14 August, 2006

Walk 9 of the London Loop – Kingston to somewhere horrible in Middlesex

This part of the loop was unsigned which made it difficult and I don’t think I managed to complete it. The day was drizzly which also made walking even more challenging. Kingston is a nice place and I made sure I walked a short part of the previous loop again to photograph the clattern bridge and the Coronation Stone. The coronation stone was where nine of the Saxon kings of England were crowned and the Clattern bridge is a survivor from the 12th Century which crosses the Hogsmill near its confluence with the Thames.

I crossed Kingston Bridge and entered Bushy Park past a small Victorian looking church. I noticed many swallows in the park all flying low because of the rain but Bushy Park is really managed for deer. The loop runs through a delightful woodland garden with ubiquitous rhododendrons and a pretty cottage although I heard shouted swear words through the open windows. This was disconcerting.

The deer congregated in the next bit of Bushy Park, which was slightly scary as they appeared to be in charge of young but although they were watching me and started when the camera clicked they did not attack although I thought they might. And these were full size deer not the mini-deer of Knole.

Leaving the park I walked into the semi-detatched suburbia of Teddington, and crossing a piece of rough land belonging to a golf course I then went into a thirties housing estate. The street names were Rivermead Avenue (in the seventies the Avenue part would have been dropped) and Bye Ways which sounds like a farewell. The houses were interesting with fully tiled porches and one or two in a very uncompromising modernist style.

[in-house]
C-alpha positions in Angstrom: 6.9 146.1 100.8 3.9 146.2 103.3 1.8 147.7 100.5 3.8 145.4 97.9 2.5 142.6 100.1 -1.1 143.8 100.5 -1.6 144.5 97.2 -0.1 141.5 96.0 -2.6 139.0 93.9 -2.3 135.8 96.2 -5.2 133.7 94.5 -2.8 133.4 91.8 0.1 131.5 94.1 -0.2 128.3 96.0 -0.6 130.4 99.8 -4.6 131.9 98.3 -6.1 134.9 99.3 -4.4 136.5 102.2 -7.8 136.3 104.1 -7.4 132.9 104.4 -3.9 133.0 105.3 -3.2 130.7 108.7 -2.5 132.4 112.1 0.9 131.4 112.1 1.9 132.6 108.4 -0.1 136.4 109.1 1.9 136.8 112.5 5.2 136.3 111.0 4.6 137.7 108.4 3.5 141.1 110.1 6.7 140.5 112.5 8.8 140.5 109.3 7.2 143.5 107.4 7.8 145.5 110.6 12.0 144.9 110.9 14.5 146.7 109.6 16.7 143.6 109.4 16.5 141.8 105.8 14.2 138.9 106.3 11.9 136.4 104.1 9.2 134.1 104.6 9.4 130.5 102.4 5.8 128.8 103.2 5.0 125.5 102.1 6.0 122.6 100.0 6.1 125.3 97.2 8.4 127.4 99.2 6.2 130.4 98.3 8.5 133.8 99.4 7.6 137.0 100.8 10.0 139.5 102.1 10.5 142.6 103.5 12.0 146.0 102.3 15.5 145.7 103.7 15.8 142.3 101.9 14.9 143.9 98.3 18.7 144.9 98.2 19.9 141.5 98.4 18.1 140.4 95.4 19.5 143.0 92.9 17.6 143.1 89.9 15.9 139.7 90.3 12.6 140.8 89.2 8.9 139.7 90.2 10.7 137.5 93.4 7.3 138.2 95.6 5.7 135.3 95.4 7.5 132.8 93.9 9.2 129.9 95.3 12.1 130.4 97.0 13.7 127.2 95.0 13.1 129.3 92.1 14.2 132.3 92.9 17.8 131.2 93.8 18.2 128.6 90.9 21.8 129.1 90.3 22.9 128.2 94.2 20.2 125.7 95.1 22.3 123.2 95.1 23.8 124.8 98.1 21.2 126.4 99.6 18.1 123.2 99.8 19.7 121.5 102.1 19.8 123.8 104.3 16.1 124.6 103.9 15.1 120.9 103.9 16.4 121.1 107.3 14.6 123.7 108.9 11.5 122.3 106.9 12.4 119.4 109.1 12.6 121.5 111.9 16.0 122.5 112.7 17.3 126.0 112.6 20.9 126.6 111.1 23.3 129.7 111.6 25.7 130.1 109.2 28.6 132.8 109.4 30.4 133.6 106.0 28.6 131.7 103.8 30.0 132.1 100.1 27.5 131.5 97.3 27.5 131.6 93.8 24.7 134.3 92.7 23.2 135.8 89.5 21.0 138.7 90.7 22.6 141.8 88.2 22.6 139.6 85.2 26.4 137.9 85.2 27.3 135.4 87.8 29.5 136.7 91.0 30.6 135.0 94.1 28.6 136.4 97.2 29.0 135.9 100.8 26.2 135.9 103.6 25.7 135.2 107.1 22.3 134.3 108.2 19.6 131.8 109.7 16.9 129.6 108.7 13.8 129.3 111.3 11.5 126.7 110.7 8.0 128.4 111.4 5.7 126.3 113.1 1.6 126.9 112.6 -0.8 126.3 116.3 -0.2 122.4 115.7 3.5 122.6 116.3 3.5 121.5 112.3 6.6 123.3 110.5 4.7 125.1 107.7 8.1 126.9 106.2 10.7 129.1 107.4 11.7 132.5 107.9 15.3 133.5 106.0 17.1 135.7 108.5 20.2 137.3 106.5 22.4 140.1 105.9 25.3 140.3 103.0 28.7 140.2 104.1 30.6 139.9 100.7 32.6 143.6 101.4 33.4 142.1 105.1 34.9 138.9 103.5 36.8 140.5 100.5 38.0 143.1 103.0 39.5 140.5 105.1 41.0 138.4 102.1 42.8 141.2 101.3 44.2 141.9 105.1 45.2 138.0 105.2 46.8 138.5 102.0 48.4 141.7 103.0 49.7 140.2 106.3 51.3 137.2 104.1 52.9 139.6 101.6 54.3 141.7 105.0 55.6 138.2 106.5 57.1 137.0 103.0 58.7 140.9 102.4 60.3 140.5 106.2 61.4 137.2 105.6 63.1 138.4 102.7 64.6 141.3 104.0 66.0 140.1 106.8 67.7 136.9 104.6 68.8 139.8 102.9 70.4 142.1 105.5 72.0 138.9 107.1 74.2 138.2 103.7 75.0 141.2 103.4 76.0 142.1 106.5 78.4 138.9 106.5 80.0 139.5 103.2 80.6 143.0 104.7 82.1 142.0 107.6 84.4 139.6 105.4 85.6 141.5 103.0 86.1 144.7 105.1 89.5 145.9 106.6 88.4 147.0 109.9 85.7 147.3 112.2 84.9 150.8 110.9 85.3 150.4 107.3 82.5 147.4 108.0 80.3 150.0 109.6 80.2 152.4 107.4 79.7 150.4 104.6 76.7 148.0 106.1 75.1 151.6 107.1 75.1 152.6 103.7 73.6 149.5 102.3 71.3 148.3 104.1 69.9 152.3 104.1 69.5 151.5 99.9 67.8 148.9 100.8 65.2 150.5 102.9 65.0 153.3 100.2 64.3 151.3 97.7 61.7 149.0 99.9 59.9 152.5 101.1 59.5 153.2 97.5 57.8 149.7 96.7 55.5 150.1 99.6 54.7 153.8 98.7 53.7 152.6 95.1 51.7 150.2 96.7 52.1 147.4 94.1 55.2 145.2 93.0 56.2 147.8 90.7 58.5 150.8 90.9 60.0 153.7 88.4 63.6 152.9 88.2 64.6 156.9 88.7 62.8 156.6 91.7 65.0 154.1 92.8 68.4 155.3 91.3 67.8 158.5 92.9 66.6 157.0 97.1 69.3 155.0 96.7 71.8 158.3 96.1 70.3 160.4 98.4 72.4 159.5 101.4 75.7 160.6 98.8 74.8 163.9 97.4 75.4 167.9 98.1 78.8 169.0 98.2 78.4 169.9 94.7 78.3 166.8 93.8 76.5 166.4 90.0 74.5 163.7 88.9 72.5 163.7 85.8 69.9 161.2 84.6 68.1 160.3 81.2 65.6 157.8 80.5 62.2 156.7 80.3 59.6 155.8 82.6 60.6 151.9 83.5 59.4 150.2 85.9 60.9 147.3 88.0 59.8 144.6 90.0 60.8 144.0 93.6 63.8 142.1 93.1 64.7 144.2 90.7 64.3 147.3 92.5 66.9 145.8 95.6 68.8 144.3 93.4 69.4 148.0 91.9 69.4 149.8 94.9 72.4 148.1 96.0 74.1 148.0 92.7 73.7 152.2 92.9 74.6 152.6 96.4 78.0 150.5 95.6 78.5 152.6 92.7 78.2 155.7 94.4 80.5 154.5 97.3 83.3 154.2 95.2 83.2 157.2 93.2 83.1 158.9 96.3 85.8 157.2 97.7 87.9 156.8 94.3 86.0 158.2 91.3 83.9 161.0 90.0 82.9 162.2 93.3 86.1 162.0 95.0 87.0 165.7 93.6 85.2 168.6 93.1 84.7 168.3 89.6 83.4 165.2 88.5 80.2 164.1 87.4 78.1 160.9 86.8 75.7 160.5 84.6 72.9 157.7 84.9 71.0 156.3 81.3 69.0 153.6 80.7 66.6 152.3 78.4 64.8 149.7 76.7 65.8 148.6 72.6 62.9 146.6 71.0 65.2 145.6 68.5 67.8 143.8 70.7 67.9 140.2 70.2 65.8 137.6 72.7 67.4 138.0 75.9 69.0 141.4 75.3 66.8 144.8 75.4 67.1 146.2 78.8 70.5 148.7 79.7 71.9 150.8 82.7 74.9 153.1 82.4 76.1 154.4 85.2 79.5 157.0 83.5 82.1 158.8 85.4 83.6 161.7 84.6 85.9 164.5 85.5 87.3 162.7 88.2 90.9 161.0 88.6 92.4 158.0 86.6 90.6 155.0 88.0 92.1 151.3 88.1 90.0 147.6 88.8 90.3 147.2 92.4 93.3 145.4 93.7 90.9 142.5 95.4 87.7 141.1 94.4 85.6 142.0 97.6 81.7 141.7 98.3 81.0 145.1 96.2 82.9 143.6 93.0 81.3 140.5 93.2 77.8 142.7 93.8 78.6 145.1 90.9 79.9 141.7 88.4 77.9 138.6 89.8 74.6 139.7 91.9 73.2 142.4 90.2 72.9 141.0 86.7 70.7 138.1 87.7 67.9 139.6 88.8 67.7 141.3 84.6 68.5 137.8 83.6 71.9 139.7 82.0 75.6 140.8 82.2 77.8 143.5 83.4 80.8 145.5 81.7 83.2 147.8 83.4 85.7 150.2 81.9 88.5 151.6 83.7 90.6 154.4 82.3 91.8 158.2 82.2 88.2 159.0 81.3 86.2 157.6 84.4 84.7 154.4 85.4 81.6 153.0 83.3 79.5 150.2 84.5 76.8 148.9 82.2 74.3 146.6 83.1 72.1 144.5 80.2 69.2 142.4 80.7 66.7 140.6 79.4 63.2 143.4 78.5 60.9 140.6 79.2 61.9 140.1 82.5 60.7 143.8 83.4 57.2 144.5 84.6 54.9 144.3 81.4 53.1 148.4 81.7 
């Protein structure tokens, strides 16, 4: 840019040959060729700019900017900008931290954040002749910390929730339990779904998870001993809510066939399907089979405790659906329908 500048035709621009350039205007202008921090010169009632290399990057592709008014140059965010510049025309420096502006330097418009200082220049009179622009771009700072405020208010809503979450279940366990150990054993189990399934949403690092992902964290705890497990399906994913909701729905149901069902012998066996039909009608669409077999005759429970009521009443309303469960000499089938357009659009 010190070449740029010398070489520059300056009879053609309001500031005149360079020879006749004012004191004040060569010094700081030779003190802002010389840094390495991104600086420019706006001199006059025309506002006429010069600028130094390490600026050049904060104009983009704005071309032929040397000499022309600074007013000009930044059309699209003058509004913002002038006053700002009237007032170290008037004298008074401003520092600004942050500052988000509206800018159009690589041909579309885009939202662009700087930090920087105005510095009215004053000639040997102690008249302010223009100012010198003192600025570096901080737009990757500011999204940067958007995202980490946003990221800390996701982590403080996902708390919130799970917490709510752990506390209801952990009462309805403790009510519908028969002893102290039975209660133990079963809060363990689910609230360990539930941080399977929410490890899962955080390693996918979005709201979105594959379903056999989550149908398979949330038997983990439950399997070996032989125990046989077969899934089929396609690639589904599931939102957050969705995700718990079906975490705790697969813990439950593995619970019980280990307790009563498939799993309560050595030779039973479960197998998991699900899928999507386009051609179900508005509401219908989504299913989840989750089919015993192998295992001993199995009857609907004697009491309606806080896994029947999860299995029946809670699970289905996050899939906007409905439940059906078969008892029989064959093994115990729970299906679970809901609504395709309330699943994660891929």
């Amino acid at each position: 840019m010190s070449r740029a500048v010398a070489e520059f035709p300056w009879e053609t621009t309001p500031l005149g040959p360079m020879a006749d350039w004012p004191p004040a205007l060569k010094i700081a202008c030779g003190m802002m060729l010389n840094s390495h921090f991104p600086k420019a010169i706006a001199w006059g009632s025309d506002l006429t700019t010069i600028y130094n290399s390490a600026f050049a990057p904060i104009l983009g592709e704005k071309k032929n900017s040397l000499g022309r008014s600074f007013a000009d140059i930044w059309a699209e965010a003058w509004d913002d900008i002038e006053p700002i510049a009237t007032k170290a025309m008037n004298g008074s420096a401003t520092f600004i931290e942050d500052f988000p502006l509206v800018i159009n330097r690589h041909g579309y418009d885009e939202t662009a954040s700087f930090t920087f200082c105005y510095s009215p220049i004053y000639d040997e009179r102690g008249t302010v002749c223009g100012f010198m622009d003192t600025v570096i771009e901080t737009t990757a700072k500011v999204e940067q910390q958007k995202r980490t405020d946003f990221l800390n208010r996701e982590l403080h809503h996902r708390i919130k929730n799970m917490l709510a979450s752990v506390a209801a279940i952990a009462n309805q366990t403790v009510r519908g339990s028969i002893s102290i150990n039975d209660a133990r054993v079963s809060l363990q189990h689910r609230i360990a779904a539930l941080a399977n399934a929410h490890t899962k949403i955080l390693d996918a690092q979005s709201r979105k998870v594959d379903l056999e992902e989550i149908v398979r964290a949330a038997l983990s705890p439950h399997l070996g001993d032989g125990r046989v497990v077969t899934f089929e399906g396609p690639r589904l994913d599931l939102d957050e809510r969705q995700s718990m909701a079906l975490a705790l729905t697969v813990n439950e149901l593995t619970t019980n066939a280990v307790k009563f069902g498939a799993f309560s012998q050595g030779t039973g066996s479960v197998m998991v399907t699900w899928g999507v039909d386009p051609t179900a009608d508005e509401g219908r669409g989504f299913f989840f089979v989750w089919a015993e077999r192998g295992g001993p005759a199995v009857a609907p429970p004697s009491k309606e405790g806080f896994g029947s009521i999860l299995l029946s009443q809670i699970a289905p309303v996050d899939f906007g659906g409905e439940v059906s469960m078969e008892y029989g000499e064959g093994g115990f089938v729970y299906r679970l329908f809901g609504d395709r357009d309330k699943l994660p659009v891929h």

Posted by Picasa

This street leads to a main road and the River Crane which on this route one follows upstream. I walked through a scrubby park and along the river, eating wild blackberries all the way. Somebody was even out gathering them which I have not seen for a long time. Wild blackberries can be a bit sour but mixed with apple as a pie filling are delicious.

The river was used to power gunpowder mills and the old watch or water tower still remains from this time. It is called a shot tower but is not really high enough for this purpose. Otherwise the park is dull.

At Hounslow Heath (danger - adders!) I got lost. Looking at a street map it would help if the author know left from right! I eventually walked over a golf course that looked parched with the wet weather. It also looked like golfers had been banned due to the drought as there was nobody playing. Walking up the River Crane again I came to the bridge mentioned in the guide book and crossed it to continue walking by the river through Brazil Mills Wood.

Brazil mills wood eventually leads into Donkey Wood where I got lost again!! Dodging the boys drinking cheap lager, I walked up to cross the Great South West Road and down to the other part of Donkey Wood. I crossed the Duke of Northumberland’s River, that I met at Isleworth on the Capital Ring, perhaps I should not have crossed this as in a few hundred yards crossing a road bridge I came upon the end of the track in a boggy mire at the River Crane. The path was truly impassable without a boat.

Sunbury on Thames

I caught a bus to Sunbury on Thames from where I ended the walk. Apparently there had been a regatta on the river that day which I had missed. However there was a curious church with an eighteenth century tower and a nineteenth century Italianate basilica and apse. It was a most peculiar combination, and although I am reluctant to use this word, very slightly unpleasant. However there was a very pleasant walled garden there, and the riverside but not much else. I went back to Sunbury Cross, had a drink of water from the coöp and went back home. A mixed day.

No comments: